Regency Re-Creations

In keeping with our Sense and Sensibility theme…

If you haven’t already seen it, tonight (’til 4am) is your last chance to watch this latest Regency-themed offering from the BBC: ‘Regency Life: 3 Lives in 1 Day’.

‘Actress Charlotte Ritchie lifts the lid on a typical day for three Regency era people – a housemaid, her gentleman master and a young upper middle class woman. The Regency period was one of the most colourful in British history and gave us one of the best-loved books of all time – Pride and Prejudice. Two hundred years on, the popularity of Jane Austen’s most famous novel shows no sign of fading and each of the characters explored in 3 Lives in 1 day could easily be lifted from the pages of her literary masterpiece…’

http://www.bbc.co.uk/iplayer/episode/b01rxk3h/Regency_Life_3_Lives_in_1_Day/

I’ll be checking it out tonight. Looking forward to hearing your thoughts!

Similarly, did any of you see ‘Having a Ball’, presented by Amanda Vickery,  a couple of weeks ago?

http://www.bbc.co.uk/mediacentre/proginfo/2013/19/pride-prejudice-having-a-ball.html

BBC Having a Ball

image: BBC2

The programme showed a modern re-creation of the Netherfield ball in Pride and Prejudice, complete with authentic decorations, lighting, meticulously fitted dresses and breeches…

(it is SO important for these things to be done PROPERLY)

Having a Ball breeches

image: BBC2

… and some absolutely gob-smacking food creations by historical food expert Ivan Day.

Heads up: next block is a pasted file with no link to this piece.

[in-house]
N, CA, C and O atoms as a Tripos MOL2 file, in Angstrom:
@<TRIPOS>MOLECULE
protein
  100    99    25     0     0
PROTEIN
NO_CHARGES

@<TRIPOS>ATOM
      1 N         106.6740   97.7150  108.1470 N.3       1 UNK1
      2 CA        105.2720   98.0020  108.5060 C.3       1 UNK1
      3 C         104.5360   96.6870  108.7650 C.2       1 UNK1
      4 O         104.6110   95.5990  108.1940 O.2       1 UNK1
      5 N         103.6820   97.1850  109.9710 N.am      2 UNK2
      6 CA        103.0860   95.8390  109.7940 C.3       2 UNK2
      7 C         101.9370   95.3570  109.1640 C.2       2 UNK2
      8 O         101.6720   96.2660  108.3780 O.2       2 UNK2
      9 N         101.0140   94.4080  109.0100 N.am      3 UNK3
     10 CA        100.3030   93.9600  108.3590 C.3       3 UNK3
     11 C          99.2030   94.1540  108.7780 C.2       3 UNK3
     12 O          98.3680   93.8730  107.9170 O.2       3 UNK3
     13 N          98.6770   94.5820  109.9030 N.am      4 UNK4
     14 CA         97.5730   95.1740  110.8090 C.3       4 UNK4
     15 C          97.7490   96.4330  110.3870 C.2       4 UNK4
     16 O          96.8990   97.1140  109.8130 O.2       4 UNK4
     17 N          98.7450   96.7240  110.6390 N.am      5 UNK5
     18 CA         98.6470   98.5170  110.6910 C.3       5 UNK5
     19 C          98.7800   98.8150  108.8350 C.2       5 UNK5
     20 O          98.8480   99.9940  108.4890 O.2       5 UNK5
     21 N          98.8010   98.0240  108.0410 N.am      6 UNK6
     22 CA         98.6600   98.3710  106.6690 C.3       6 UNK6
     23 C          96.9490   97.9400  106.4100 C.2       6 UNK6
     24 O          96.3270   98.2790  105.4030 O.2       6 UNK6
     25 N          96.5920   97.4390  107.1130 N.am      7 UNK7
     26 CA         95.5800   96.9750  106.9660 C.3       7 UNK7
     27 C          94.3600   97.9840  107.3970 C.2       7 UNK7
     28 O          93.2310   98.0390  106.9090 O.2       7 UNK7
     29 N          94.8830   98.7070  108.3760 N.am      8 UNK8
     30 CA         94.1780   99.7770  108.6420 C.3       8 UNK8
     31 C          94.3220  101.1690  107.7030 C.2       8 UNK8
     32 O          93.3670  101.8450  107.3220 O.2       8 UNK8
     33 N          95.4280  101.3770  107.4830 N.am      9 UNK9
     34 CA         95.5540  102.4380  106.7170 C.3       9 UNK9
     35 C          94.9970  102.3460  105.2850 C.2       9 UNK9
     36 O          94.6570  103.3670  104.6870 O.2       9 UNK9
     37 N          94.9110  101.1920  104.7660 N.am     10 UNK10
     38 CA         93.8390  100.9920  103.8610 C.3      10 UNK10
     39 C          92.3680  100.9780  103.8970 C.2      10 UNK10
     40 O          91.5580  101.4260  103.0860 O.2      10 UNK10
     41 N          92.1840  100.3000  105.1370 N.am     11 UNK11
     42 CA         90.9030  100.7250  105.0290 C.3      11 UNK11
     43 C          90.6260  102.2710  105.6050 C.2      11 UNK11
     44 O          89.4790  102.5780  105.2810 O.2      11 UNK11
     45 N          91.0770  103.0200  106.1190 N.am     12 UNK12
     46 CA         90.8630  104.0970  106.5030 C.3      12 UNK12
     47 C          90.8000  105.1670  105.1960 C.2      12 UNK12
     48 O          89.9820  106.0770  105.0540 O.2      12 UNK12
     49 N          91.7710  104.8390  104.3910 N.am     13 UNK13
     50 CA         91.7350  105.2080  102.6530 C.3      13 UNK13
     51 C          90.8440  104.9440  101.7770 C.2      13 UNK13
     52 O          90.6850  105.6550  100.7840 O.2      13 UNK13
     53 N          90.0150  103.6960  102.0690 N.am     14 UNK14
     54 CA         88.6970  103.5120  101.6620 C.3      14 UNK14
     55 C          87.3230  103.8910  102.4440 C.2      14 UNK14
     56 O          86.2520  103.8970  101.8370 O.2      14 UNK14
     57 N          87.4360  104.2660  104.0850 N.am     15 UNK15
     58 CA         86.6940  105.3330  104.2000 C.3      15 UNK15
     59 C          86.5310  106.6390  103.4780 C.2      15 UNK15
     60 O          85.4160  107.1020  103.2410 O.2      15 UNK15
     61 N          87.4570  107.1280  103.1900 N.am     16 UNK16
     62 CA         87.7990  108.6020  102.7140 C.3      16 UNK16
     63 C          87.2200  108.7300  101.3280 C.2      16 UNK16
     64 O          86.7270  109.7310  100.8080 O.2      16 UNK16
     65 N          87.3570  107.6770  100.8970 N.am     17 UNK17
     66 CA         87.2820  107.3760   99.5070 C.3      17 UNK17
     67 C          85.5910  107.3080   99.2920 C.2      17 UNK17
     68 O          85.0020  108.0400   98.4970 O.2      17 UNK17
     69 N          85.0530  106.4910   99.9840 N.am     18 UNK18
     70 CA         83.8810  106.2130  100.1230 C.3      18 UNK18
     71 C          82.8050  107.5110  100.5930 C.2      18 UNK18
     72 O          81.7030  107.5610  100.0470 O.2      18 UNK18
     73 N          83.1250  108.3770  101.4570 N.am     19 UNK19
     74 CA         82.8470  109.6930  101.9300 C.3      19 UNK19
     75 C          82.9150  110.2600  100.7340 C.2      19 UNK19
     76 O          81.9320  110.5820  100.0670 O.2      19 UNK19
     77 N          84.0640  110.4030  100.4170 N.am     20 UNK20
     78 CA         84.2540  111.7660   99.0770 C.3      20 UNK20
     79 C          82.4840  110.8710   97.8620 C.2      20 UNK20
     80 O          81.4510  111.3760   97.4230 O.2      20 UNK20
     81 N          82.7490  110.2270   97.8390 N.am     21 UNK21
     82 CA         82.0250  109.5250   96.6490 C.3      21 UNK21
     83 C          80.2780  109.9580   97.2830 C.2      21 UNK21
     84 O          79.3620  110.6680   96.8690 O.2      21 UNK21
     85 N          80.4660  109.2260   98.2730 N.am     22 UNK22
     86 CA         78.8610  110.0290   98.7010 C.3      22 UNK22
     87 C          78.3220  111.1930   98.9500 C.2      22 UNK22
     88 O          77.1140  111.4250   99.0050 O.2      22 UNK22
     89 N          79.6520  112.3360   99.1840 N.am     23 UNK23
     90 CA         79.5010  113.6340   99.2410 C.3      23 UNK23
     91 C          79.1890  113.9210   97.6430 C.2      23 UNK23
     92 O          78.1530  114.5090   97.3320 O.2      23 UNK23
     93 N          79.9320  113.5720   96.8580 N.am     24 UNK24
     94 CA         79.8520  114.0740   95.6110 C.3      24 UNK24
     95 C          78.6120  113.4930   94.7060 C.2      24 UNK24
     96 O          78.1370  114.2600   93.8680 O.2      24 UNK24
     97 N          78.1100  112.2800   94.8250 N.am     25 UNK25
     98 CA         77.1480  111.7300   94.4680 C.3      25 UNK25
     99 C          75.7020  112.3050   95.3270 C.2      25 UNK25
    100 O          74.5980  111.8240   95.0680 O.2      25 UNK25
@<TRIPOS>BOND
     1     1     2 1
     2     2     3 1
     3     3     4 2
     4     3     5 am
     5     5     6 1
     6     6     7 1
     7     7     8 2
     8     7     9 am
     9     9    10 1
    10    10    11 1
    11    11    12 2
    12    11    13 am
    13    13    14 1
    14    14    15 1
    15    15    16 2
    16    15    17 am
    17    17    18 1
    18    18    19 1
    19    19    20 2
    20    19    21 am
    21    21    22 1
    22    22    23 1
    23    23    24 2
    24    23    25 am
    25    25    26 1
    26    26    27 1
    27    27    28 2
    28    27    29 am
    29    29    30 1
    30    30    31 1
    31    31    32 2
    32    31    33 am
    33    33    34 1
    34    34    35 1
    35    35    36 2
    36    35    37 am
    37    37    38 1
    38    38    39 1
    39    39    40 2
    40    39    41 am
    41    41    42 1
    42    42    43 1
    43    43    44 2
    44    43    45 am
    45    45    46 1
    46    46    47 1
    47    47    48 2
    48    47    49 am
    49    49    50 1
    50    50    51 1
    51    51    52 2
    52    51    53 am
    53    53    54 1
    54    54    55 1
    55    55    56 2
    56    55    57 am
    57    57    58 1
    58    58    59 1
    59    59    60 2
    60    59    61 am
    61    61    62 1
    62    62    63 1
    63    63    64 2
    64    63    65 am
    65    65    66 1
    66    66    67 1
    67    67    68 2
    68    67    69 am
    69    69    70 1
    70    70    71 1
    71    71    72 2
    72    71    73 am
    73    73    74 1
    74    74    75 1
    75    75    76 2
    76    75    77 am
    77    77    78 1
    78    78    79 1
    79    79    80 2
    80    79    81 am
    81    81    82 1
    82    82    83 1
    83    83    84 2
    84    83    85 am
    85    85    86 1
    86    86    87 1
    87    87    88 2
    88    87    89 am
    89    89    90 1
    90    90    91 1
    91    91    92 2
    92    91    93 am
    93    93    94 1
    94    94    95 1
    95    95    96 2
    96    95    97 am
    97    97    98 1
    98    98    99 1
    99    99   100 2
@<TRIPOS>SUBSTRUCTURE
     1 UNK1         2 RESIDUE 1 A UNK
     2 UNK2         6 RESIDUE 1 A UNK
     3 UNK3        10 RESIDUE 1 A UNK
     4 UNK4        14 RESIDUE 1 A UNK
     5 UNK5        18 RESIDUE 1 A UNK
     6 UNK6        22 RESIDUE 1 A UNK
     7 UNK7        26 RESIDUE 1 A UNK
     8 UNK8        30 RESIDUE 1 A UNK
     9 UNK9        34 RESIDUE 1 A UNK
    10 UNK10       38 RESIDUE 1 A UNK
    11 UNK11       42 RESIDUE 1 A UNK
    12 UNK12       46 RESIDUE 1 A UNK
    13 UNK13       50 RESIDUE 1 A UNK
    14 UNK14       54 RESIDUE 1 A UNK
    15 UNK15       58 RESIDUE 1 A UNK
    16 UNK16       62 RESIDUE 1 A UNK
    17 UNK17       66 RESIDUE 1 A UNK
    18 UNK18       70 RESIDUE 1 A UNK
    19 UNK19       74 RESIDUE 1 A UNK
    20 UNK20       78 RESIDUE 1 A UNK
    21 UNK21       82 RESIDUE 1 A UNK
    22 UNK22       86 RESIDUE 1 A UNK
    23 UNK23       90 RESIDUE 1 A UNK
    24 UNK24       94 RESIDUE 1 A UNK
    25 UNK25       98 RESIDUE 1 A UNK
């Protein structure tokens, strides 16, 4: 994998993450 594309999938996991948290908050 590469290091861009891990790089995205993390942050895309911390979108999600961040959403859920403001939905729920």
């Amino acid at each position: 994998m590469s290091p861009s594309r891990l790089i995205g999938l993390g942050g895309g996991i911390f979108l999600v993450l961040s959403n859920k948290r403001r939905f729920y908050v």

ivan-day-food-expert

image: BBC2

Look at this one! Amazing!

Having a Ball cake

image: BBC2

White soup (veal stock, pudding rice, powdered almonds, bacon, anchovies and cream), ragu of veal (with hard-boiled egg yolks, served with sweet bread), cold fowl (including intact chickens, enticing diners to such out the eyes and brains through the beak), and cold ices (flavoured with…

… orange. Phew. Maybe that’ll settle your stomach).

Pleasingly, the Regency palate seems to have her/ his priorities right: the main attraction appears to have been JELLY.

Some are elaborate, like this one, made with a Wedgwood mould:

image: BBC2

image: BBC2

Others are oddly appealing, like this ‘Solomon’s Temple’…

Ivan Day solomons castle Georgian jelly

image: BBC2

…but alas, others rather less so. ‘Fresh water crayfish jelly’, anyone?

Fresh water crayfish jelly  AHW

image: Optomen Television

Let this be a sobering lesson to us all: some things are better left un-jellied.

P. S.  Note that for better for worse, the BBC food website only gives the recipe for the most conservative delicacy depicted in the programme: ‘Spiced Biscuits’.

http://www.bbc.co.uk/food/recipes/spiced_biscuits_18115

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